Friday, December 28, 2012

No smooth road for bus transportation facilities

Mountain Rides proposals meet opposition both north and south

Express Staff Writer

Main Street in Ketchum now serves as a de-facto transit hub for Mountain Rides Transportation Authority buses, with passengers getting on and off buses at the bus stop at Wells Fargo Bank on the west side of the street and at the bus stop at Sturtevants on the east side. Mountain Rides is seeking to establish a permanent transit hub in Ketchum to provide safe and convenient passenger transfers between the organizationís route systems. Photo by Roland Lane

Mountain Rides Transportation Authority faced a bumpy road in 2012 in its attempts to first establish a transit hub in Ketchum and later to build a transportation center in Bellevue.

Back to the drawing board became the order of the day for both proposals.

Mountain Rides has federal grant money and local matching funds to establish either of the facilities, but has struggled with a place to put them.

If established, a Ketchum transit hub would provide a central location for passenger information and bus transfers between the Mountain Rides route systems.

A south valley transportation center, originally proposed for Bellevue, would provide a passenger information kiosk and a waiting area for passengers on the Mountain Rides Valley Route, which runs between the north and south valley, and would also have a bus housing and maintenance facility and a park-and-ride lot.


Ketchum transit hub

Mountain Rides has argued that many resort towns with public transportation systems have central locations for route changes, and that establishing one in Ketchum would enhance the bus system for both regular commuters and visitors alike.

However, local business owners threw a fit when Mountain Rides proposed early in 2012 to establish a transit hub on East Avenue between Sun Valley Road and Second Street. Plan opponents argued that establishment of the hub there would take away parking spaces and hurt business.

The uproar was loud enough that in April, Mountain Rides and the city of Ketchum, a partner in the deal, temporarily scratched the East Avenue plan and instead considered other sites, originally 15 of them.

In addition to consideration of other sites, Mountain Rides and the city decided they were going to have to do a better job of selling the hub idea and involving the public in the decision. Mountain Rides has now had three open houses to show the public the planning as it evolves and to solicit public input. A fourth open house is planned for February 2013.

By October 2012, Mountain Rides had whittled the original list of 15 possible sites down to six and by December down to three.

The original East Avenue plan remains on the finalist list.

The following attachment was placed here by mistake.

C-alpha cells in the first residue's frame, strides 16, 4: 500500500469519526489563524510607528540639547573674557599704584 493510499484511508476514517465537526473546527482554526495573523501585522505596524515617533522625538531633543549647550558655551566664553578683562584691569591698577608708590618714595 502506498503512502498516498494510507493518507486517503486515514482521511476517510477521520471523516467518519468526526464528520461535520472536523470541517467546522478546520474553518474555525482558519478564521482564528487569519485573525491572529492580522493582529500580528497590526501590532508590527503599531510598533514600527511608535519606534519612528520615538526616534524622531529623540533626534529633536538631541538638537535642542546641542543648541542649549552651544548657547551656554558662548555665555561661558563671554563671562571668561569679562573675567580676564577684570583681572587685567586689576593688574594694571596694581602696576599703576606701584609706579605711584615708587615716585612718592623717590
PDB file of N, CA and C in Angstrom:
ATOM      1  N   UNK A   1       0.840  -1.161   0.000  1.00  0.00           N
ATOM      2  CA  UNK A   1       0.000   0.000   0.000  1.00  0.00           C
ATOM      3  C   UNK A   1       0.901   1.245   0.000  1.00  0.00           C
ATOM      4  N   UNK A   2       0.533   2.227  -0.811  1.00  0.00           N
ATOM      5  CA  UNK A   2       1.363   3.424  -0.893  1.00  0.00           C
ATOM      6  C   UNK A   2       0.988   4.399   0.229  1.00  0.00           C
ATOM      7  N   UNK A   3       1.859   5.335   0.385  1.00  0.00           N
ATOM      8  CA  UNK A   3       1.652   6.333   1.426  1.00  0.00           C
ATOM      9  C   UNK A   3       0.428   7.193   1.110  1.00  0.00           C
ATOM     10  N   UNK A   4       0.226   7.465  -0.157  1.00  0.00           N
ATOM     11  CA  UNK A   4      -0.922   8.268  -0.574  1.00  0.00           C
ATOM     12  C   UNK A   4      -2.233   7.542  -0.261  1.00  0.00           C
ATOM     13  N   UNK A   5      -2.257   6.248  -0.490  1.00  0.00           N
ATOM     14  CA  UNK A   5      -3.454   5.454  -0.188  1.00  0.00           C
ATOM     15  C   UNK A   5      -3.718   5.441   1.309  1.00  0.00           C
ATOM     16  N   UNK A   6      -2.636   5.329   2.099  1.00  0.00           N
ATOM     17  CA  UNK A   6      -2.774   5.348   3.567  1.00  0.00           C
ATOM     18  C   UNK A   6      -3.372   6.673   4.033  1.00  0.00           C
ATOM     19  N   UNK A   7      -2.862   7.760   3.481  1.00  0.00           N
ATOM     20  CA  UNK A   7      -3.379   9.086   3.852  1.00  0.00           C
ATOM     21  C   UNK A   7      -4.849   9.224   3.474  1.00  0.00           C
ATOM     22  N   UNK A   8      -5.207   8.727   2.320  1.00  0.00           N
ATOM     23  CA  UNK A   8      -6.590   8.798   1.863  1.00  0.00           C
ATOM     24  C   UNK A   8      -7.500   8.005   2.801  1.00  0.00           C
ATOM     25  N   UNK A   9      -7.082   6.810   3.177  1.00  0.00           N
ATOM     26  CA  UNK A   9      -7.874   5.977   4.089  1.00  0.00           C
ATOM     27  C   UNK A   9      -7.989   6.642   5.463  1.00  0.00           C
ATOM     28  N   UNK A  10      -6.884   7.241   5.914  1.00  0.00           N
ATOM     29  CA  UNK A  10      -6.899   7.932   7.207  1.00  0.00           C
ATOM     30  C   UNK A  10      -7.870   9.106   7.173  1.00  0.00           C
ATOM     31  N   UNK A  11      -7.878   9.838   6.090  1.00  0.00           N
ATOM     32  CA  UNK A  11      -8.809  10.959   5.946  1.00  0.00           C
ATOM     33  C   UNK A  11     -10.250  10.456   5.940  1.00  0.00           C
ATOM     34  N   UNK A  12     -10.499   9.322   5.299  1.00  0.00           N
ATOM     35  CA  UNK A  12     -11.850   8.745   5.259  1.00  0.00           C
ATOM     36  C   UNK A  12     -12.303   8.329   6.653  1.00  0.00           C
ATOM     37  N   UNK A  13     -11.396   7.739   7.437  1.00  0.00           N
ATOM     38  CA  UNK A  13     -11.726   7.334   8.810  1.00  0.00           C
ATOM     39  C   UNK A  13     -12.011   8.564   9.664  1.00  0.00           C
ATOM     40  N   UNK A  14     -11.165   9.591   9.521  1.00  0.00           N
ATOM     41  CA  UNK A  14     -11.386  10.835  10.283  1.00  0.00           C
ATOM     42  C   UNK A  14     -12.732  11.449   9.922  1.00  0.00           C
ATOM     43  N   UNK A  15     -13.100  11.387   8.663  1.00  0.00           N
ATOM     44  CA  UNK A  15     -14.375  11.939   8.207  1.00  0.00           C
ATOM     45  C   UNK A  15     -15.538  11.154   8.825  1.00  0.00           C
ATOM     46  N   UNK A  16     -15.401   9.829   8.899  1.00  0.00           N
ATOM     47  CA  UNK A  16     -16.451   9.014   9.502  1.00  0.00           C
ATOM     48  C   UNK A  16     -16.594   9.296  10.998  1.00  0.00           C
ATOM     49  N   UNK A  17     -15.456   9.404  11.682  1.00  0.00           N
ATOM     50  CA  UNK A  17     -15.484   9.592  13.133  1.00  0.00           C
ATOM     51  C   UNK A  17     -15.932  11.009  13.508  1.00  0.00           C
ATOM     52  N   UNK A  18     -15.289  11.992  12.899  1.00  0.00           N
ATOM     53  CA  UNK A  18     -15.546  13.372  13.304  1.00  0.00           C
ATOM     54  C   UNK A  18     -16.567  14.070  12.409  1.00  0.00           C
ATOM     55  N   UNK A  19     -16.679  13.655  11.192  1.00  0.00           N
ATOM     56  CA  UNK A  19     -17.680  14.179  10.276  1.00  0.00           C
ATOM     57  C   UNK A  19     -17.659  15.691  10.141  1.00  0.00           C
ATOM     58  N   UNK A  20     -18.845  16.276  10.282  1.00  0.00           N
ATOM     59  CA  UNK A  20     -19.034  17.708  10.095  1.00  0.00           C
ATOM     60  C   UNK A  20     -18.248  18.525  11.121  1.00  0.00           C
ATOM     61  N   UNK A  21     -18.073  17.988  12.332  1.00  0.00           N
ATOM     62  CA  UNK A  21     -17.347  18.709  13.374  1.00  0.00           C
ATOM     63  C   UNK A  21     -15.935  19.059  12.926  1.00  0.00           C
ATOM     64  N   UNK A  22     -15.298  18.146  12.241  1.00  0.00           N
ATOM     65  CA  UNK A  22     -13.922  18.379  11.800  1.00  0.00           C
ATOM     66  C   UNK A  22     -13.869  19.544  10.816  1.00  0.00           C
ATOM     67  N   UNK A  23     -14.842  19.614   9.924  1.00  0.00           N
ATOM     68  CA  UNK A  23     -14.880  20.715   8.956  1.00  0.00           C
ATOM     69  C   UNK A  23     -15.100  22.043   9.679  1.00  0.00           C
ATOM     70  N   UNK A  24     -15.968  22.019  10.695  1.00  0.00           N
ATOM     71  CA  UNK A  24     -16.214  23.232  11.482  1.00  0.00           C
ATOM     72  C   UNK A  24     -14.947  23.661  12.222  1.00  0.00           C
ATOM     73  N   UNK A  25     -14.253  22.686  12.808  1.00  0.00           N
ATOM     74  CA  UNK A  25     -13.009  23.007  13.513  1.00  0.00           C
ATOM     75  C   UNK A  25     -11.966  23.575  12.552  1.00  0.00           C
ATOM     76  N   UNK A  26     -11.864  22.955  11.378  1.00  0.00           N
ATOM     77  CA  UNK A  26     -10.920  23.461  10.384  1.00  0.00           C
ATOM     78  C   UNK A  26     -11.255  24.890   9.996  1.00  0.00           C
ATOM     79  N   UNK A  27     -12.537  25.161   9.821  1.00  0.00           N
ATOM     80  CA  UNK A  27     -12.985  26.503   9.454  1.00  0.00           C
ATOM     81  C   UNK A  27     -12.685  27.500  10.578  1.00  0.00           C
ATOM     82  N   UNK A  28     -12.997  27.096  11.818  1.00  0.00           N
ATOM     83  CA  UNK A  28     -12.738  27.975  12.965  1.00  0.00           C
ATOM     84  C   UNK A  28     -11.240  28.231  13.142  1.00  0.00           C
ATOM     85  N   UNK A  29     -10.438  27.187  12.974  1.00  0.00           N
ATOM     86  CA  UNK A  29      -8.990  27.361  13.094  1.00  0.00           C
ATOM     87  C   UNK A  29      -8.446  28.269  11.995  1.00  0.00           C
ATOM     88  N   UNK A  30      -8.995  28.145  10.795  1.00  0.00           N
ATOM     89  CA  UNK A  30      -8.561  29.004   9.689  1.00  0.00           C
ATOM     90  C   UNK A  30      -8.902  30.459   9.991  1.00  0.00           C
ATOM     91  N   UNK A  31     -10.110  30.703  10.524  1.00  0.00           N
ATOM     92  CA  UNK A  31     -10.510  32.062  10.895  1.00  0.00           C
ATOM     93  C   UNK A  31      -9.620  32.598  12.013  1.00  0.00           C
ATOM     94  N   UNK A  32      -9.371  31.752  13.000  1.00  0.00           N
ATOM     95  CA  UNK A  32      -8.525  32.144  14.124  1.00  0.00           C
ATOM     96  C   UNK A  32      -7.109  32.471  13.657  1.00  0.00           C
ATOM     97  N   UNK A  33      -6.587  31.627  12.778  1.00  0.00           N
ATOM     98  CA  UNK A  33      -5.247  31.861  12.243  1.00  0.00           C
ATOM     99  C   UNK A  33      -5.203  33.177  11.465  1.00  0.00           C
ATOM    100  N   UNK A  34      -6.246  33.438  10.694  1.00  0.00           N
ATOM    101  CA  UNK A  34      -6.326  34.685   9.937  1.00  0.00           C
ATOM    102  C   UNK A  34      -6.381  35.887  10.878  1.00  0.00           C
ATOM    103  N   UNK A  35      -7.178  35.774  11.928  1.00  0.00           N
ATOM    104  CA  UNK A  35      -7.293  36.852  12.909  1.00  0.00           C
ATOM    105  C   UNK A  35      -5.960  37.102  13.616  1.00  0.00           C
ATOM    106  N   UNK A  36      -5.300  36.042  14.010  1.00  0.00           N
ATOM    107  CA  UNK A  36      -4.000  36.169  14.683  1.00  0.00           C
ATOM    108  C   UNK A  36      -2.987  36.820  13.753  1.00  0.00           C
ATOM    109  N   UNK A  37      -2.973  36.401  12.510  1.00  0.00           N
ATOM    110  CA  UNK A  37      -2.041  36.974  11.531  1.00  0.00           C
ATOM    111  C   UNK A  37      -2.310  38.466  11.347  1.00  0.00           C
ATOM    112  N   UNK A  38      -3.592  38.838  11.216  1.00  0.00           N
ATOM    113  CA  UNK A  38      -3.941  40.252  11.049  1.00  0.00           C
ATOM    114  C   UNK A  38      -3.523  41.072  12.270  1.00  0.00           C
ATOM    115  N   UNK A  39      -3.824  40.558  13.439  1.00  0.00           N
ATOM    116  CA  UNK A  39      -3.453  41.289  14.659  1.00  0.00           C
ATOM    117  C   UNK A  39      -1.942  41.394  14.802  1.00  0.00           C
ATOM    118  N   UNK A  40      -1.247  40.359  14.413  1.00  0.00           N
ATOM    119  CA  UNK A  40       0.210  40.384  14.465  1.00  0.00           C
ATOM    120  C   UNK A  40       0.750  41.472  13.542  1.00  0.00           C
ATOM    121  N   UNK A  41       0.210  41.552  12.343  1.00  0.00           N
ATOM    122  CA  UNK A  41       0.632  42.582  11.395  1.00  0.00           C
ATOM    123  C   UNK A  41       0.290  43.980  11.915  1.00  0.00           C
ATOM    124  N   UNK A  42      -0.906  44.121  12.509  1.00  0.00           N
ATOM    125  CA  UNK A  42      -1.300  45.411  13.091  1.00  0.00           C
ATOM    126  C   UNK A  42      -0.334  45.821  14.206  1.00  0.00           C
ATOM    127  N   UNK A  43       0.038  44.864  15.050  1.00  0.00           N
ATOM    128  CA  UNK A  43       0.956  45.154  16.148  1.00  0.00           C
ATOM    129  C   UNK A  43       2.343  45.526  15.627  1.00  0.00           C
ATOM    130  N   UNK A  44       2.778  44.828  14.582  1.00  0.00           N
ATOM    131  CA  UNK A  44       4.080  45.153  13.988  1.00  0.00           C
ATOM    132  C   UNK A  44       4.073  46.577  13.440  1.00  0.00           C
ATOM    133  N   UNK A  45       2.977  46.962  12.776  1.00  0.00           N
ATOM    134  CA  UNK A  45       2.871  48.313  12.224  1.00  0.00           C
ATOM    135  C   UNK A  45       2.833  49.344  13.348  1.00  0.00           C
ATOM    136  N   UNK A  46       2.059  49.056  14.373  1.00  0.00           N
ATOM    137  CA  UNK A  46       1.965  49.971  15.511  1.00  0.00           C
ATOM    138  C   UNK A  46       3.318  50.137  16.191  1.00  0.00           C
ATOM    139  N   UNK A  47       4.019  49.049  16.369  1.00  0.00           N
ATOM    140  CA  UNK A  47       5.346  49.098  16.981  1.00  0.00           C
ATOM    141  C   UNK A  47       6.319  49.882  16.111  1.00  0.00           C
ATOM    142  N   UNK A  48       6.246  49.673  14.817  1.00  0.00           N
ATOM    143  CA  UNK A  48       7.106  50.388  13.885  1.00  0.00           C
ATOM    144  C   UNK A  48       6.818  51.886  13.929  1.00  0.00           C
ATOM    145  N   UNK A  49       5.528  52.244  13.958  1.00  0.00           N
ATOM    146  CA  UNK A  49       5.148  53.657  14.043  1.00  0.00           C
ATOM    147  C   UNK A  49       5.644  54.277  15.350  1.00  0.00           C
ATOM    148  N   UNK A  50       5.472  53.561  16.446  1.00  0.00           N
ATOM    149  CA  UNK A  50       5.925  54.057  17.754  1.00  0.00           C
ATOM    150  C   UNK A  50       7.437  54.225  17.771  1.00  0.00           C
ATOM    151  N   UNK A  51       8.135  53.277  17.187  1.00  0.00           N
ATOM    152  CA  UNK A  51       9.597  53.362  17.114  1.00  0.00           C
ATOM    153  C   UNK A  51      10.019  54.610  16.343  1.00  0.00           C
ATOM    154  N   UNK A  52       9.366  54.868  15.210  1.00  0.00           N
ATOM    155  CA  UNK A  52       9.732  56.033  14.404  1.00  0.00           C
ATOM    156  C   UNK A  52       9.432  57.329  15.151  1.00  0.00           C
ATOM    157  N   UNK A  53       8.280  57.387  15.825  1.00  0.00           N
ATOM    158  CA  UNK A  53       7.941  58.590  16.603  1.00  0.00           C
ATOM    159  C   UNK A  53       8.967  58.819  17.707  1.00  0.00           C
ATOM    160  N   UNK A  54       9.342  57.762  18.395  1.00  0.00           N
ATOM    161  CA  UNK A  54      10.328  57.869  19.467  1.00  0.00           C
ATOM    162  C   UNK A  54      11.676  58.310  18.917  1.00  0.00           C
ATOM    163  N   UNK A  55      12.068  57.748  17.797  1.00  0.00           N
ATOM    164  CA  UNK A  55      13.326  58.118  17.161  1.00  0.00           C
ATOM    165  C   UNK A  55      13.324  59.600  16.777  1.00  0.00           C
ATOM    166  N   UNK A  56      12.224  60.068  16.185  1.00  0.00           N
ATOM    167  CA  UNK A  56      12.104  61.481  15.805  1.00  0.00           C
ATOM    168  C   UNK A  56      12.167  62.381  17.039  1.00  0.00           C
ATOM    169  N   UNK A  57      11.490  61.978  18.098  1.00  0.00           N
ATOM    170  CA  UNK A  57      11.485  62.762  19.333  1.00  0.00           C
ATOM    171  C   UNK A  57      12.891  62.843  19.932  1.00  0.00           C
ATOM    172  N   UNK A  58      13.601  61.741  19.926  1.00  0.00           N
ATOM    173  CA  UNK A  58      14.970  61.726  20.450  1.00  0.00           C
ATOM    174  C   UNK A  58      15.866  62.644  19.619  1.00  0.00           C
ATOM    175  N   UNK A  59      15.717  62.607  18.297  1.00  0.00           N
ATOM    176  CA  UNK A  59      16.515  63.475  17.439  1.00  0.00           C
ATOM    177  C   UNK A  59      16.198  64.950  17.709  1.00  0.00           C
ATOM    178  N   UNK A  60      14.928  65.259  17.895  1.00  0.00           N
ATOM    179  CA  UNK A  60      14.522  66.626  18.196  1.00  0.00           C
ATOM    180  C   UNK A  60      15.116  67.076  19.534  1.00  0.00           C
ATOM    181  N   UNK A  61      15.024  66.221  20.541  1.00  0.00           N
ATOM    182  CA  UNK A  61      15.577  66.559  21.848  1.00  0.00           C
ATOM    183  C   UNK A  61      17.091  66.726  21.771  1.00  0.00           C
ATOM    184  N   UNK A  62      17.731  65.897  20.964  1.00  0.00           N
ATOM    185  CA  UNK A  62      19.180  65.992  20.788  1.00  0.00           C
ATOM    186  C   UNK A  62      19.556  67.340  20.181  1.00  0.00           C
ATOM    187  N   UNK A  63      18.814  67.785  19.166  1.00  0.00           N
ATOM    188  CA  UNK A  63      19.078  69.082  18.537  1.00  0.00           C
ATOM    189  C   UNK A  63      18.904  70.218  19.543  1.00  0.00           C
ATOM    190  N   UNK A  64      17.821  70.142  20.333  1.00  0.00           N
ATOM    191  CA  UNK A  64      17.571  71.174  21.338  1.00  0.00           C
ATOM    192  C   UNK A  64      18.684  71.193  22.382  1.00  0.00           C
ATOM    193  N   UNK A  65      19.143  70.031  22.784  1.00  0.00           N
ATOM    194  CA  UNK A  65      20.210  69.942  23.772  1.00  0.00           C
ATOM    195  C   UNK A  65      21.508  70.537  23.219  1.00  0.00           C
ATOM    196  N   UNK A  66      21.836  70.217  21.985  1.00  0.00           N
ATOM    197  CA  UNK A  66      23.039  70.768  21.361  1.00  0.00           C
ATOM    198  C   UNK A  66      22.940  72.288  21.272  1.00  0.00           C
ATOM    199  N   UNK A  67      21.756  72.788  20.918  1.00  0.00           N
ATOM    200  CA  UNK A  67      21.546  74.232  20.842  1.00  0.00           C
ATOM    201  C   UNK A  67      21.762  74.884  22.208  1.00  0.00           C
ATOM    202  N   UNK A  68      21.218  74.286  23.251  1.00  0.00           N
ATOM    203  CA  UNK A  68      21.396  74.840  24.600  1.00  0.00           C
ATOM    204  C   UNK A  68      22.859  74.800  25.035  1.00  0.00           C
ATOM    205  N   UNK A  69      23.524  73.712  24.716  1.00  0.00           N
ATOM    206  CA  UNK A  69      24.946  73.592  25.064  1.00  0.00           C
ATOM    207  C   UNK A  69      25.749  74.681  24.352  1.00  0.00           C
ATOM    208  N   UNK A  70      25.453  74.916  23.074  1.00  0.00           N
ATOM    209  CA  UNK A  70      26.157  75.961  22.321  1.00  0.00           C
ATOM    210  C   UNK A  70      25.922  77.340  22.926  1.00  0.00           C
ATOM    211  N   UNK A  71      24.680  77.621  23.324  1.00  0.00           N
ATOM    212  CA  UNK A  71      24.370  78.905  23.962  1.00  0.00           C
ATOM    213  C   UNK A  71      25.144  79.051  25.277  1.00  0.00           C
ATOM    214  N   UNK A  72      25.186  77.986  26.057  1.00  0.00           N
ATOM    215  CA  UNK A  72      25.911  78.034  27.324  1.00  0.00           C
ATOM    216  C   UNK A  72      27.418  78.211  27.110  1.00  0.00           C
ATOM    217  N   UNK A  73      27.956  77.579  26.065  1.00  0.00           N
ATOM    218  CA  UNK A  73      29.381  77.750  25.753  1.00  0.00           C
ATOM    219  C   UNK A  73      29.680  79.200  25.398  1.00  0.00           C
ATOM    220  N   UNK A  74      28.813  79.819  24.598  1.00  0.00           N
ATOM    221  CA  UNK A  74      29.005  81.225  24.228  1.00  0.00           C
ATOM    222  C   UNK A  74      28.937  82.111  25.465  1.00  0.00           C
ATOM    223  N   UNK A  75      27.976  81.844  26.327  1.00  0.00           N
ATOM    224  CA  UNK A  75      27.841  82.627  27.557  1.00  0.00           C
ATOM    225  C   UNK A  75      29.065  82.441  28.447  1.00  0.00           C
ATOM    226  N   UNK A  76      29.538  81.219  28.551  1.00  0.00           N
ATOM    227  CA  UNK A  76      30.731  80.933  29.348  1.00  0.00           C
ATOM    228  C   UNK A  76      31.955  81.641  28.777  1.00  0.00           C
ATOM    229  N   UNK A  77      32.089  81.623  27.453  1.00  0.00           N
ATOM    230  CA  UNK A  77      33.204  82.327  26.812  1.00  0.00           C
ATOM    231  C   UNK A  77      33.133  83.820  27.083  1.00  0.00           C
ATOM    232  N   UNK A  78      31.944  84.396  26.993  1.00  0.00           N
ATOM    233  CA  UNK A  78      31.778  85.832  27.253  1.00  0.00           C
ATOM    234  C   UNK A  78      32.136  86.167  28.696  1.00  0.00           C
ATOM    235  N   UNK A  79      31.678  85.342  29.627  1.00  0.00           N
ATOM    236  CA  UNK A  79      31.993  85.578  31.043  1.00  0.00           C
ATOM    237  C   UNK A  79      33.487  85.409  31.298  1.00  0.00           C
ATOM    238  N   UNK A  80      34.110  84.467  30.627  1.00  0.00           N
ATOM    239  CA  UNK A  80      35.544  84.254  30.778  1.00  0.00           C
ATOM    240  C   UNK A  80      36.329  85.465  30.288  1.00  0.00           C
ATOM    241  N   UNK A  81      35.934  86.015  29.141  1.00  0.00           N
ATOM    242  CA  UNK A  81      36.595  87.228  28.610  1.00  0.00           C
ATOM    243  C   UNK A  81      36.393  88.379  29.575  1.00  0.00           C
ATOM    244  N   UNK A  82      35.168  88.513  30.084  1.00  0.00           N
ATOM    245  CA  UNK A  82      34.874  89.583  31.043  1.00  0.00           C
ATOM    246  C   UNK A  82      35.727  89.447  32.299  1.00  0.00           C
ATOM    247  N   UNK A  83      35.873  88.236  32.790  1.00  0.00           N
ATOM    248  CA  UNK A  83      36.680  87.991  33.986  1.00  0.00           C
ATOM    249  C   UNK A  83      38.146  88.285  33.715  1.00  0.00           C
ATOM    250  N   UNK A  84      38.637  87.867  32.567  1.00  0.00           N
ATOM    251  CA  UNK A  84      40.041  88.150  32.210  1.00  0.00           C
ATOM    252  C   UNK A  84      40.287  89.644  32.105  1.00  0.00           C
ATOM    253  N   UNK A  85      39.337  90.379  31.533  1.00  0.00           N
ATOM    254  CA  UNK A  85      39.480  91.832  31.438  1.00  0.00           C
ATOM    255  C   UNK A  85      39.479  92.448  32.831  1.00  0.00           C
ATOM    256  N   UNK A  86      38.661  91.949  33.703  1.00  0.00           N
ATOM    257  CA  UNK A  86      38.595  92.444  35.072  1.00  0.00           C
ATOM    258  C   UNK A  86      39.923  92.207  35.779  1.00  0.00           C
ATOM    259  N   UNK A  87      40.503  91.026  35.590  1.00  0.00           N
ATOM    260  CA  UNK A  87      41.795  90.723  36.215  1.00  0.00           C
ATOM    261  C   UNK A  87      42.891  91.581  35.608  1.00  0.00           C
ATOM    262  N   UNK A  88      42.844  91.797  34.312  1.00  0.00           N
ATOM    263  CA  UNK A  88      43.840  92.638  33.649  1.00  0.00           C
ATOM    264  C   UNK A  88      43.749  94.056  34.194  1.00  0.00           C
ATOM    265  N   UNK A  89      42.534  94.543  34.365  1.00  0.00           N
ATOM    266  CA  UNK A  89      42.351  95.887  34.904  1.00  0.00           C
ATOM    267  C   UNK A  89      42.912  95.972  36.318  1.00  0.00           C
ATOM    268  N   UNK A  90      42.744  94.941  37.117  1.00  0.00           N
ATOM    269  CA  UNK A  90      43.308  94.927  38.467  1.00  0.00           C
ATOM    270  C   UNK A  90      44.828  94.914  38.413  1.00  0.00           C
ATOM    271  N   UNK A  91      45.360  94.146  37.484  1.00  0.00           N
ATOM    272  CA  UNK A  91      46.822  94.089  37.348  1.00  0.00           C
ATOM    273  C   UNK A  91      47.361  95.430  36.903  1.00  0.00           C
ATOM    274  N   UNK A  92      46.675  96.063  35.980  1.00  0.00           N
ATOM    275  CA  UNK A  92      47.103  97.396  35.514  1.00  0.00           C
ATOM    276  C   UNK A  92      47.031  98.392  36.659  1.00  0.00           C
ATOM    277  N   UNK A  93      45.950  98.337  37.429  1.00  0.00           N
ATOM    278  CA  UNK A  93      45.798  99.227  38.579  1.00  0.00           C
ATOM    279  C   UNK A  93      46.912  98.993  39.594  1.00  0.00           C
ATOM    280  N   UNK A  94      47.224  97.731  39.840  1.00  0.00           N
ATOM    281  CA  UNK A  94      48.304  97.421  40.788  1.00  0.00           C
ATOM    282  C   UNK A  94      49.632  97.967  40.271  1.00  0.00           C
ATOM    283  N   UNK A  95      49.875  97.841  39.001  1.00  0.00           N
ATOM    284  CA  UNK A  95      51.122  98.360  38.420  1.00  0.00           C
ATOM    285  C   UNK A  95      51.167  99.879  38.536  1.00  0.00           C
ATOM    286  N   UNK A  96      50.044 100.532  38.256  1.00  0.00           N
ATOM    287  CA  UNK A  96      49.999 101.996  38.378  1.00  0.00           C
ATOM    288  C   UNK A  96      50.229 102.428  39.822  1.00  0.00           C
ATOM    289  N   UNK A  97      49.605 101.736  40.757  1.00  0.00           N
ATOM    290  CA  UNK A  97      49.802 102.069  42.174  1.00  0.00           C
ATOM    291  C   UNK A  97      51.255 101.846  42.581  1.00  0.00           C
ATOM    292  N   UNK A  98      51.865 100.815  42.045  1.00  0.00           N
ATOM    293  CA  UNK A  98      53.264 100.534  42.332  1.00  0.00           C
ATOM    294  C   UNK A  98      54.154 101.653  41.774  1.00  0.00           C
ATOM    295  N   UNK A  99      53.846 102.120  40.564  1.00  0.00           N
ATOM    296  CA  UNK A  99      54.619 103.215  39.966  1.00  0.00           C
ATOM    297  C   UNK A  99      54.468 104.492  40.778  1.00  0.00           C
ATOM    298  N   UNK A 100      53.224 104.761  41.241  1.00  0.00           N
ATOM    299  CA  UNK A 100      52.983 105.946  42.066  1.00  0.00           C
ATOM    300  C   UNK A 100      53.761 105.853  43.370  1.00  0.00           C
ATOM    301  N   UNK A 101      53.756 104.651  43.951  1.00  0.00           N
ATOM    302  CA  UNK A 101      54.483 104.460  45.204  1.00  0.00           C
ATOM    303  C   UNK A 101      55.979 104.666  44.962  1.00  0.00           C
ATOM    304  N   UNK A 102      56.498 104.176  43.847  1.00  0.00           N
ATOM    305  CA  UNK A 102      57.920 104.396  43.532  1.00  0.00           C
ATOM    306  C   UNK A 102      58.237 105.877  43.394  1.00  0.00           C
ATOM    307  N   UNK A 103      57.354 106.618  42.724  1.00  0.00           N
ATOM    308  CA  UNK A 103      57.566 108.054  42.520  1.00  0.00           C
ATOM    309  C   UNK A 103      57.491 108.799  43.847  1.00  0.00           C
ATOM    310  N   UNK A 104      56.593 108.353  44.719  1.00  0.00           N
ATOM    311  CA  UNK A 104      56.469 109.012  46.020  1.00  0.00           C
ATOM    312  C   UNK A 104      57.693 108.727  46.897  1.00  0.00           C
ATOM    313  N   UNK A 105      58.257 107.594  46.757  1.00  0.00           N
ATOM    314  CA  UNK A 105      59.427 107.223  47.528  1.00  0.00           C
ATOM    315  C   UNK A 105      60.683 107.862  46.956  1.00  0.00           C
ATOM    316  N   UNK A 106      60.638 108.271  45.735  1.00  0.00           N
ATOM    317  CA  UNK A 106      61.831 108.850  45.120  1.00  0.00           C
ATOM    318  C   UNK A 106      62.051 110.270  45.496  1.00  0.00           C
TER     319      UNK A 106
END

Also on the list is a site on Sun Valley Road where it intersects East Avenue, part of a plan that would require closing portions of East Avenue to vehicle traffic and requiring that passengers cross Sun Valley Road for some bus transfers.

The third site is in west Ketchum south of the intersection of Washington Avenue and Second Street.

Final site selection is expected after the February open house.


Proposed south valley center

The Mountain Rides plan to establish a south valley transportation center was unexpectedly snuffed in early December by the city of Bellevue.

Mountain Rides officials have stated that the Bellevue site, a 2.97-acre parcel complete with a large two-story building near the intersection of state Highway 75 and Gannett Road, was ideal for a transportation center. However, Bellevue officials concluded that even though the property has been unused for more than two years, it would be of greater benefit to the city if it were used for retail purposes.

Mountain Rides had already offered to purchase the property for $780,000 from owner Gannett 75 LLC, but that offer was contingent upon the city modifying its zoning law to allow the use.

Bellevue Mayor Chris Koch said the city would like the center to be built in Bellevue but at another location. Mountain Rides board Chair Peter Everett said the organization considered several other Bellevue sites but that none met the organization’s needs.

In reaction to the Bellevue decision, Mountain Rides announced on Dec. 19 that it was eliminating Bellevue altogether from the plan and would look instead to build a transportation center in Hailey.

In addition, since unlike Blaine County and other municipalities in the valley, Bellevue has contributed nothing financially for the past few years for Mountain Rides operations, the organization announced on Dec. 19 that it was putting together a plan to reduce the number of Valley Route trips to Bellevue. Mountain Rides now runs 17 roundtrips to Bellevue each weekday.

Terry Smith:


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